op DH and I have had problems with him not being supportive enough towards me when I need it (and have expressed a clear need for support). He eventually admitted (after much prodding) that he can't bring himself to treat me like a 'child that needs help' because he feels like he has spent much of his life doing that for his parents (I suspect primarily his mum since they lived together alone for 7 years , or from when he was 11).

It sounds like your DH has drawn a similar line in the sand (although hopefully not with you, as my DH does with me - he is trying to get past it though).

I think you need to respect his decision and let things be.

yomellamoHelly Mon 07-Dec-15 16:28:21

Is there a third party you can raise it as a concern to? Then I think I'd follow your husband's lead and leave things be.

JumpingJack56 Mon 07-Dec-15 16:29:47

There is only he who can decide what is best for him at this time. It may be that he does regret it in the future or he may not, but he is the one who has had to deal with this his whole life and whatever he decides with regards to his parents please offer him your support because it will hurt him so much more if you go behind his back to try and salvage something.

I have cut out my alcoholic father several times but for good after my eldest child was born. I honestly don't regret it, at times I feel pangs of remorse for the father I should have had but the reality is he never existed and I don't regret at all protecting myself and my family from the negative effects of his addiction.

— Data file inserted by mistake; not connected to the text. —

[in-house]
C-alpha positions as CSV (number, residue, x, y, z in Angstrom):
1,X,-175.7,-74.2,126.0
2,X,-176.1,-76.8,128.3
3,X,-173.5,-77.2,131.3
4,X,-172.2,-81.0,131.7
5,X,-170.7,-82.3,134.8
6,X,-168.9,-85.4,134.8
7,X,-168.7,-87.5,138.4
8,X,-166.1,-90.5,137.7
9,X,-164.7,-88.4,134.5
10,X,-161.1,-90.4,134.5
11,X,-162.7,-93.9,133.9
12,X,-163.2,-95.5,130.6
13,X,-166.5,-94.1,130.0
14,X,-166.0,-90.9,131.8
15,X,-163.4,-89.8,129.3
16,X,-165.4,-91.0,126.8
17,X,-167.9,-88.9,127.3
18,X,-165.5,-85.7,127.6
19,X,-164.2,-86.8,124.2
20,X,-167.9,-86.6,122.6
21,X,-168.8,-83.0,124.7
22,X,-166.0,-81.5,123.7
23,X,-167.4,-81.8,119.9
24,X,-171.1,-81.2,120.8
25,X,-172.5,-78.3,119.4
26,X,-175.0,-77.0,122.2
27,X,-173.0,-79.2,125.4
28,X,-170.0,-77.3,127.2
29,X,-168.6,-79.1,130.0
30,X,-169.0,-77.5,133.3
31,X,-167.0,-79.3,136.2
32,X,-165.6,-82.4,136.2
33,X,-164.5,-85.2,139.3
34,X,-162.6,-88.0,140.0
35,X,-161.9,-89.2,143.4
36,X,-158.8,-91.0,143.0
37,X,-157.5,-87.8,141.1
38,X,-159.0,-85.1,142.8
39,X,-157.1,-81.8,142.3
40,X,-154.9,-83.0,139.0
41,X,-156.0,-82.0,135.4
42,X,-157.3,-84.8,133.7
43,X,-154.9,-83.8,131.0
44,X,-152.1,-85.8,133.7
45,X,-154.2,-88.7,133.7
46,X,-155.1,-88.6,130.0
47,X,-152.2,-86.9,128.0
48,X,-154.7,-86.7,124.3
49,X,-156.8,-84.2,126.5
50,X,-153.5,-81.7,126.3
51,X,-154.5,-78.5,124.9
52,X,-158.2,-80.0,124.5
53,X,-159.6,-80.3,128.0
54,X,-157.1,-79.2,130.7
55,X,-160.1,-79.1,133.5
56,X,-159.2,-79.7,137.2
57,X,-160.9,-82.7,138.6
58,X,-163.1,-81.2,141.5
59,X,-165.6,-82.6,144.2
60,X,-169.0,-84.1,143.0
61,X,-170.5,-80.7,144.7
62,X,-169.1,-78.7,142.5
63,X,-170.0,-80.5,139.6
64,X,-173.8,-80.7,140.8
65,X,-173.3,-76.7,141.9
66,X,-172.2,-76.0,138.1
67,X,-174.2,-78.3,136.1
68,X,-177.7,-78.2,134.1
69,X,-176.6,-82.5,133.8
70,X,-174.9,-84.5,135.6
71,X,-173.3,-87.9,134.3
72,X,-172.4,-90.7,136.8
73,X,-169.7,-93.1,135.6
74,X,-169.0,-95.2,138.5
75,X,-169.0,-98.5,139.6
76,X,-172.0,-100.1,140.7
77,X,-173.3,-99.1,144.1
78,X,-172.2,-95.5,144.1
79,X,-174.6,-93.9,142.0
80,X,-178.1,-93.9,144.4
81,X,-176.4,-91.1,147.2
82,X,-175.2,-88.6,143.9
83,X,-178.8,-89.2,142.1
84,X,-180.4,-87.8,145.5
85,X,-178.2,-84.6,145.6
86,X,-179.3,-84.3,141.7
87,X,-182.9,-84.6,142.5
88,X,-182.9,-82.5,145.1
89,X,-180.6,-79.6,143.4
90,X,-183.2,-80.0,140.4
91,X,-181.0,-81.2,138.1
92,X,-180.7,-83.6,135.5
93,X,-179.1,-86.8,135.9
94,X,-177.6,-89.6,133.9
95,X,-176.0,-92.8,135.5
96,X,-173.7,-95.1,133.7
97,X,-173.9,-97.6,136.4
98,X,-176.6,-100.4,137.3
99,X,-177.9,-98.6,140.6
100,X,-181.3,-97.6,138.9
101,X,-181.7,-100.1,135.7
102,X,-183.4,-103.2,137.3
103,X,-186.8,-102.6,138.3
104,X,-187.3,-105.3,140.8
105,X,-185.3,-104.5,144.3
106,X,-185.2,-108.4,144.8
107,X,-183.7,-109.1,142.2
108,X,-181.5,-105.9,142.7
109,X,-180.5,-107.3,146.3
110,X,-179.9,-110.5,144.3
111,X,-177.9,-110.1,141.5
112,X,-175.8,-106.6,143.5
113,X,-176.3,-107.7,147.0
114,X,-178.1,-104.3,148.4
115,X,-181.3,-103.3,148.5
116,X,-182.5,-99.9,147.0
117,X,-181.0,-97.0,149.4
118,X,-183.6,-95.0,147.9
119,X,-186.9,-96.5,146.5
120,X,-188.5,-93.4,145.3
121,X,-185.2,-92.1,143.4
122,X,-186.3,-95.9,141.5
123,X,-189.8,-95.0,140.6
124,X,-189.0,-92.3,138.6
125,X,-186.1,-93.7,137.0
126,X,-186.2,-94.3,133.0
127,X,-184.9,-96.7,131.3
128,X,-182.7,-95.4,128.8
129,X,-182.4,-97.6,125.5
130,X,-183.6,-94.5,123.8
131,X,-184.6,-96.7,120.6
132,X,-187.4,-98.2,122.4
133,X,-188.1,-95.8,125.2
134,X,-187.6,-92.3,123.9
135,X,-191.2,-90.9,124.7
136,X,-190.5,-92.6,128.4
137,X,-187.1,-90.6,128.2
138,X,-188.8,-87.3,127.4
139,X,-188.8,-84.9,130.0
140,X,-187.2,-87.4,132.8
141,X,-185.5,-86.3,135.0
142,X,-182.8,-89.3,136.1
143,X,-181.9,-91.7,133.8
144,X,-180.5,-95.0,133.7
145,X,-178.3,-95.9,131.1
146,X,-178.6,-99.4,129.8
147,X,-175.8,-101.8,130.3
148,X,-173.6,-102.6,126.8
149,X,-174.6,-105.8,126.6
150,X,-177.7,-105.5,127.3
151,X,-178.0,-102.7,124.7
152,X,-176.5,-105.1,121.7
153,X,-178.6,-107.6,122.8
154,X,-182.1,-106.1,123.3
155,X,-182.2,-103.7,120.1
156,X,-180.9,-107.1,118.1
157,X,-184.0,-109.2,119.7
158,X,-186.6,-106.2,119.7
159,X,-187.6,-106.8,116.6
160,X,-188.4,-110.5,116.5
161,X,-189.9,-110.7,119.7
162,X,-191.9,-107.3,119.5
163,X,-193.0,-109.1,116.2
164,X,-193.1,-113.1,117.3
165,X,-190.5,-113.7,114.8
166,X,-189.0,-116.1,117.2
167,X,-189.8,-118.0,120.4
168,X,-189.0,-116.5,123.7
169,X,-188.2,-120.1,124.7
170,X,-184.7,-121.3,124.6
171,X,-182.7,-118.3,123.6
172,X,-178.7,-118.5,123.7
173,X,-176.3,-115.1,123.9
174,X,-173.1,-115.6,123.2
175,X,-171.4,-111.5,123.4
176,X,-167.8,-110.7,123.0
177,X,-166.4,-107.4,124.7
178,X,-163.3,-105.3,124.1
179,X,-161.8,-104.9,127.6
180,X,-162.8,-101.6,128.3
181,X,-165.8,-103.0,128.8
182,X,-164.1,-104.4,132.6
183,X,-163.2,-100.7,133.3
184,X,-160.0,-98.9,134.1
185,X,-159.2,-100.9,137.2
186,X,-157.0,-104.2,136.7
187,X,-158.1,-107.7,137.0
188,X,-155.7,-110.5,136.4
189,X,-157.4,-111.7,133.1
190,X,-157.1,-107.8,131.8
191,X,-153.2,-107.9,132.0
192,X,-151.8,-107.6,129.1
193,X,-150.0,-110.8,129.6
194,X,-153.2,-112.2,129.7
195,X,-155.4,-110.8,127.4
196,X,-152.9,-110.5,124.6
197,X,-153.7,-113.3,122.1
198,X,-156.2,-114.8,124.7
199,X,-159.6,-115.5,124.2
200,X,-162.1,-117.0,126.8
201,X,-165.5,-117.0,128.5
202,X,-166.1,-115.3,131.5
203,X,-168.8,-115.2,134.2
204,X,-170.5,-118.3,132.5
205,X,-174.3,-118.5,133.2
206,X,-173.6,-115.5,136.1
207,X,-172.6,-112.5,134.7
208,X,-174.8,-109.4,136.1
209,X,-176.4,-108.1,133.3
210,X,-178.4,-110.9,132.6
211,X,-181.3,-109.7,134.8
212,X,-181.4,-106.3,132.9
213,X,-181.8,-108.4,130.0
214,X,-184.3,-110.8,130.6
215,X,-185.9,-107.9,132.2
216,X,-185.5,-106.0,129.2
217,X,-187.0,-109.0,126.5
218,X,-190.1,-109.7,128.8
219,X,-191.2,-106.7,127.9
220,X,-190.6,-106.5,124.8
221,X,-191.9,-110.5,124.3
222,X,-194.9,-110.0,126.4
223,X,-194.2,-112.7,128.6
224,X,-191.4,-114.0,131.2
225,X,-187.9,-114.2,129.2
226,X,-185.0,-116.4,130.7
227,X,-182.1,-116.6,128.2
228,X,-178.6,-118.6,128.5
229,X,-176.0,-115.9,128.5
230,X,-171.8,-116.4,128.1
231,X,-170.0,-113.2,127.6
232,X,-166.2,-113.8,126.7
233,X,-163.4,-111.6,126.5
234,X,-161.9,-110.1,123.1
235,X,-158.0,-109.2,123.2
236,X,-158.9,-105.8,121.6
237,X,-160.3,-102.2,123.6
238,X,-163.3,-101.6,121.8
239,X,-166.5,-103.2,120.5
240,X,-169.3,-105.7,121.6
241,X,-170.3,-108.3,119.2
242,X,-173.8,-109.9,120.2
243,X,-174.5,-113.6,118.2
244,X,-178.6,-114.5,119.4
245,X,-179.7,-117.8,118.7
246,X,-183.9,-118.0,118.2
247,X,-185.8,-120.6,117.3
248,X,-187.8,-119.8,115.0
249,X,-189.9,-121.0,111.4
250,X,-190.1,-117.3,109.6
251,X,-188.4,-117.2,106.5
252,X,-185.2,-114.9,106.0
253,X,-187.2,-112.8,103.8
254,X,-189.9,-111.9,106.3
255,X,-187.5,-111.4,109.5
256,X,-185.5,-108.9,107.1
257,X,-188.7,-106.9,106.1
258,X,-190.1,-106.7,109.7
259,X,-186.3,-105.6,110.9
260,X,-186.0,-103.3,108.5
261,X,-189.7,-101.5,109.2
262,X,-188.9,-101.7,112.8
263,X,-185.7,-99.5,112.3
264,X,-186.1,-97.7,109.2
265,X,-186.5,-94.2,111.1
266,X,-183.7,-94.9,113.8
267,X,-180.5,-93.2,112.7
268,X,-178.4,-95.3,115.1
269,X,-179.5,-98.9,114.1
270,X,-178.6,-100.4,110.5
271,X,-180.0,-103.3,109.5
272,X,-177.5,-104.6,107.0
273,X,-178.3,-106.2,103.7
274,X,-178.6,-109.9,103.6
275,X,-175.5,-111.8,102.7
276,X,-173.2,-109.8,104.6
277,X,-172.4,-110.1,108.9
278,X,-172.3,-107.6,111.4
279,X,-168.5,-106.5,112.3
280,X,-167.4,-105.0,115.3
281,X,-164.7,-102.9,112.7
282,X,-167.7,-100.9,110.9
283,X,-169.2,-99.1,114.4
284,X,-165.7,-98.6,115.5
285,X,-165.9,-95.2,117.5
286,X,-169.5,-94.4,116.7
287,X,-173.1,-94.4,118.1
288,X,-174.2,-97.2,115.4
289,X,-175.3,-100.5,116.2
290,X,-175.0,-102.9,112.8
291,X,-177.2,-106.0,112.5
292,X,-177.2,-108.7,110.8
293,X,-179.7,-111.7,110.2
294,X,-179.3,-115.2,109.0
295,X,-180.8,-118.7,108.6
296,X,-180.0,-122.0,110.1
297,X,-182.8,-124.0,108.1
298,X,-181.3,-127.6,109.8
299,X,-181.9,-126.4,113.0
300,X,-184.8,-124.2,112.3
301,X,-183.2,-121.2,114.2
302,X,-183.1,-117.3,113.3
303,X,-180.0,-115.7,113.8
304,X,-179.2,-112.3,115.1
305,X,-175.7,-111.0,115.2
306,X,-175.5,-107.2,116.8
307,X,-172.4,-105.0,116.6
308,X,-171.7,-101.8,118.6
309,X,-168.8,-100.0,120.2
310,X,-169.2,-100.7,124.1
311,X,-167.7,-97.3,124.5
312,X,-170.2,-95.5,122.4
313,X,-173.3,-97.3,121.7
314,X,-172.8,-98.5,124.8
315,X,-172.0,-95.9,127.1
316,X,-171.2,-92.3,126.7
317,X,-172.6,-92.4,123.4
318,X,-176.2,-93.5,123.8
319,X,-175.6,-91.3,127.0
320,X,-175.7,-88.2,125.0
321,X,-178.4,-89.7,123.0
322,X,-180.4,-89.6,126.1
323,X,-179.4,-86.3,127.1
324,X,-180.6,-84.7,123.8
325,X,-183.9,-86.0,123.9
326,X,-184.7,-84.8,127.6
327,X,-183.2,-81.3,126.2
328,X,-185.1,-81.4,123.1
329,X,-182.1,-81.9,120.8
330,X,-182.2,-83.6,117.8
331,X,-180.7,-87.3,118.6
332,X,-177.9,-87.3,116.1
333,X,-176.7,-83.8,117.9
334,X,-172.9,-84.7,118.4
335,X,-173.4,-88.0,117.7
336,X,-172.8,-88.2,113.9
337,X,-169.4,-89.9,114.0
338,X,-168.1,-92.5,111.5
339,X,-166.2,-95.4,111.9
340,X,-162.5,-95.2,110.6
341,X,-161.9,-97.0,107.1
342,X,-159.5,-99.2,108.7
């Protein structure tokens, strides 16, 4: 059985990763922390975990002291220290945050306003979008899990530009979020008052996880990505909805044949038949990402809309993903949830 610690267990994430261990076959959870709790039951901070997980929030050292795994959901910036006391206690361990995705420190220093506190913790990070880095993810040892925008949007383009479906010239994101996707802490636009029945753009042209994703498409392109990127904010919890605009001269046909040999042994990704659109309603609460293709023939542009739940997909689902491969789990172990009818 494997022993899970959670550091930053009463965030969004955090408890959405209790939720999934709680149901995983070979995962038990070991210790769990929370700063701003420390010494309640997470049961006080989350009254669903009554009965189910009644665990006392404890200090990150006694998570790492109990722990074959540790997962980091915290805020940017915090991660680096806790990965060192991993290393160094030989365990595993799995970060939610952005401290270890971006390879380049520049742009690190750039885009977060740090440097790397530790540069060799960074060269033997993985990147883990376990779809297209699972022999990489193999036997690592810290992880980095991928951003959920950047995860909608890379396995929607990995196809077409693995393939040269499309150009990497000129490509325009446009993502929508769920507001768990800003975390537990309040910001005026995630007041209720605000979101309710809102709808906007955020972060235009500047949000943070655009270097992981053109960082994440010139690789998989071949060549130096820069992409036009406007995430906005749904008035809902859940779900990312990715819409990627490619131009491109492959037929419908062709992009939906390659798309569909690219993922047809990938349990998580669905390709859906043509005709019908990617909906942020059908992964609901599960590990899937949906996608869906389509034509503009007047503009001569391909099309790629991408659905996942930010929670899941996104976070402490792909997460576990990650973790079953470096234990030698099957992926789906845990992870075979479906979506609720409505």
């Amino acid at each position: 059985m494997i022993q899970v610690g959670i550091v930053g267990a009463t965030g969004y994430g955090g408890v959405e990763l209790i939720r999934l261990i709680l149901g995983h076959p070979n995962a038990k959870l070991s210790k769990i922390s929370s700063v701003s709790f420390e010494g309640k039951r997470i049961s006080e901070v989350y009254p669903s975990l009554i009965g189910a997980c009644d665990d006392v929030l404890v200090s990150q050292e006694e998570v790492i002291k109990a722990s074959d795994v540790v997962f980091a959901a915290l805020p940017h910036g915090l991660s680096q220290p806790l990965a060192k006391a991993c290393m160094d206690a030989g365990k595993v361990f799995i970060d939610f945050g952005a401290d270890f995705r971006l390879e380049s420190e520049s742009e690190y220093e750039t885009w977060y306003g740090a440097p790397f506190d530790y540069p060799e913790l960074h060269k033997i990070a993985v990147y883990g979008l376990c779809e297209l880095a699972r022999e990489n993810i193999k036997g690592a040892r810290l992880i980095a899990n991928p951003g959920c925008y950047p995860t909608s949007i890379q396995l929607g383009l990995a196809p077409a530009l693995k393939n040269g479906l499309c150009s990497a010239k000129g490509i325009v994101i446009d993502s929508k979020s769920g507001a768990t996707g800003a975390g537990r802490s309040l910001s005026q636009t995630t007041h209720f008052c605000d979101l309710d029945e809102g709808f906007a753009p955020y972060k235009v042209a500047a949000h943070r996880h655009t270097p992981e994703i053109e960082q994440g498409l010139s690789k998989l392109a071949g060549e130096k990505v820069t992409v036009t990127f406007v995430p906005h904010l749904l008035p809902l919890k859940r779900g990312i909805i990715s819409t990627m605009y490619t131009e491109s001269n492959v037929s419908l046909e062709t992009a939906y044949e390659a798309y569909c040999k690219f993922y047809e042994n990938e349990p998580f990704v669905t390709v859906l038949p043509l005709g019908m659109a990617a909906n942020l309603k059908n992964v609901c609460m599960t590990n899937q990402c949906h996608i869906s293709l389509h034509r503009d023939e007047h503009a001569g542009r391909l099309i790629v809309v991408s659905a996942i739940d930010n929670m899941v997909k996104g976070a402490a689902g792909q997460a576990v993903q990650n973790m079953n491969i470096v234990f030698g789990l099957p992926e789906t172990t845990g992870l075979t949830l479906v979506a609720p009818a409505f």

I actually had the opportunity to speak to him last month when I bumped into him whilst shopping, I didn't because I have nothing to say to him. It was quite awkward as to be honest I didn't recognise him at first and I struggled between feeling sorry and obligated to the frail elderly man in front of me and feeling indifferent to the 'father' I've known. I know my dp used to struggle to understand how I can walk away from my own family member (although he has some insight as to the effects having an alcoholic parent has on a person due to his own background), he's asked me several times if I'd like to get in touch or speak to him as obviously he's not getting younger and dp would hate for me to miss the opportunity and regret it later but he respects my wishes and follows my lead in how I do or don't in this case want to maintain relations with my family.

Your dh is dealing with complex feelings of his own, offer him the support he needs and help him to heal himself. It's good that he is listening to himself now, it's hard to understand from outsiders point of view especially if they haven't experienced being pulled down constantly by a situation like this but what he is doing is brave and probably for the first time really he is standing up for the child that he once was.

Domino777 Mon 07-Dec-15 16:30:13

Can your DH or yourself talk directly to his mother when sober to find out if she wants help?

DuckDuckMoose Mon 07-Dec-15 16:32:46

There is nothing you can do.

As someone who is in a similar position to you, I don't think it's possible to really understand how bad our DH's childhoods were. Some things DH has mentioned are really shocking to me. You need to back him up on this, he's an adult, it's his decision.